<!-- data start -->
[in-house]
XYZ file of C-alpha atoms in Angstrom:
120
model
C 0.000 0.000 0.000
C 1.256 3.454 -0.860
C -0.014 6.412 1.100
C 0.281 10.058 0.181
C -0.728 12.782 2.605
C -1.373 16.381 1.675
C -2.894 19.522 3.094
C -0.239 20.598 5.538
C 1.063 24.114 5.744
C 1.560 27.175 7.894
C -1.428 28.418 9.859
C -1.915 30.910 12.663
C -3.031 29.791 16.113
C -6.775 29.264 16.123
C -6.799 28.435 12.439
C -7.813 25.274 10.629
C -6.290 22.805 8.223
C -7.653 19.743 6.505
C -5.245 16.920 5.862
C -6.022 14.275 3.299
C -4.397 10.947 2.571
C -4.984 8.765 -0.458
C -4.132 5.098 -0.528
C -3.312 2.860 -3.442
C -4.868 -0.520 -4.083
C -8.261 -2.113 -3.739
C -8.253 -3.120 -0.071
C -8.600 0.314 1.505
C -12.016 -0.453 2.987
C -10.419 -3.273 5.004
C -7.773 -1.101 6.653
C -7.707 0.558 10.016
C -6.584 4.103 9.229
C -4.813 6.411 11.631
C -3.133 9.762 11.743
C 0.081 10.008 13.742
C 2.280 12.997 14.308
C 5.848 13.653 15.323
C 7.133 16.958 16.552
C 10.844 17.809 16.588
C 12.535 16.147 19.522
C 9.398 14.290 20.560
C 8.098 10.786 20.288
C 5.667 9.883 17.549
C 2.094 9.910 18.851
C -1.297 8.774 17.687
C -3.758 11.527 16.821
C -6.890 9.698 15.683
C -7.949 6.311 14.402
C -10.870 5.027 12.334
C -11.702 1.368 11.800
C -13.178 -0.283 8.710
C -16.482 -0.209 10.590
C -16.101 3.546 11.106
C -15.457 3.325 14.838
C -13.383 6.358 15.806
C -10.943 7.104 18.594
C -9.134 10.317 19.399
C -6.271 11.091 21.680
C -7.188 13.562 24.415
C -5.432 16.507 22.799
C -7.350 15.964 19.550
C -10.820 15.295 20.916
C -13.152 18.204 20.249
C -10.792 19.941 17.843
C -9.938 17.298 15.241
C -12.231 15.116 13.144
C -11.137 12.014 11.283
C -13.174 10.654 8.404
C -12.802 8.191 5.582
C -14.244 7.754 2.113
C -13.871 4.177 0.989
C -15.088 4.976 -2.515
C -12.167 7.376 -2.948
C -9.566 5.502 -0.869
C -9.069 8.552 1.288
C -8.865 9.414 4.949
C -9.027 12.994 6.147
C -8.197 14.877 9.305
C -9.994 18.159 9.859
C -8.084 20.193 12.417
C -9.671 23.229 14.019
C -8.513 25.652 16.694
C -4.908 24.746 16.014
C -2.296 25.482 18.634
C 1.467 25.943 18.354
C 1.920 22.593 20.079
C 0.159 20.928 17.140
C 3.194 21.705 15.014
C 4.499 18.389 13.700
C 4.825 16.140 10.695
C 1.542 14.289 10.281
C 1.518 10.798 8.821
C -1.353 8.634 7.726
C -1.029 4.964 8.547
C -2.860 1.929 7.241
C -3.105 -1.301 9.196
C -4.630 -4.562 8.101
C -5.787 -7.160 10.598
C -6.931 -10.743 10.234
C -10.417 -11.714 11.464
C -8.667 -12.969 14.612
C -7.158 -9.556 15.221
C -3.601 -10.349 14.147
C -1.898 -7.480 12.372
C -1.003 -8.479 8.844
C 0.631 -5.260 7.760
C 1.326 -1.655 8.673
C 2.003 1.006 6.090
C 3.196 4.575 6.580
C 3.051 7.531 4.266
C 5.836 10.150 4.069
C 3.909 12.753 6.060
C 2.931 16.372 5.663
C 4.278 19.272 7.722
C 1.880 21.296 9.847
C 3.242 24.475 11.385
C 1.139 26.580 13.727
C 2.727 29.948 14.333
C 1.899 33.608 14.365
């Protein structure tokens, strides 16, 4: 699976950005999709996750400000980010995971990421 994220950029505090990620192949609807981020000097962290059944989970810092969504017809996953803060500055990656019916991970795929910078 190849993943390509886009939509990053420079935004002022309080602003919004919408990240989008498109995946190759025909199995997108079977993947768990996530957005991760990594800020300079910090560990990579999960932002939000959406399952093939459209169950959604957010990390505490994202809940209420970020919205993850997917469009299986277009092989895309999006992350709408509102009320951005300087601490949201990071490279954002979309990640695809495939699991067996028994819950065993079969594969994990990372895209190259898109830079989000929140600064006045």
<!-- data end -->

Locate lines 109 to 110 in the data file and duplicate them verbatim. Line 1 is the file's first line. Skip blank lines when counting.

C -1.898 -7.480 12.372
C -1.003 -8.479 8.844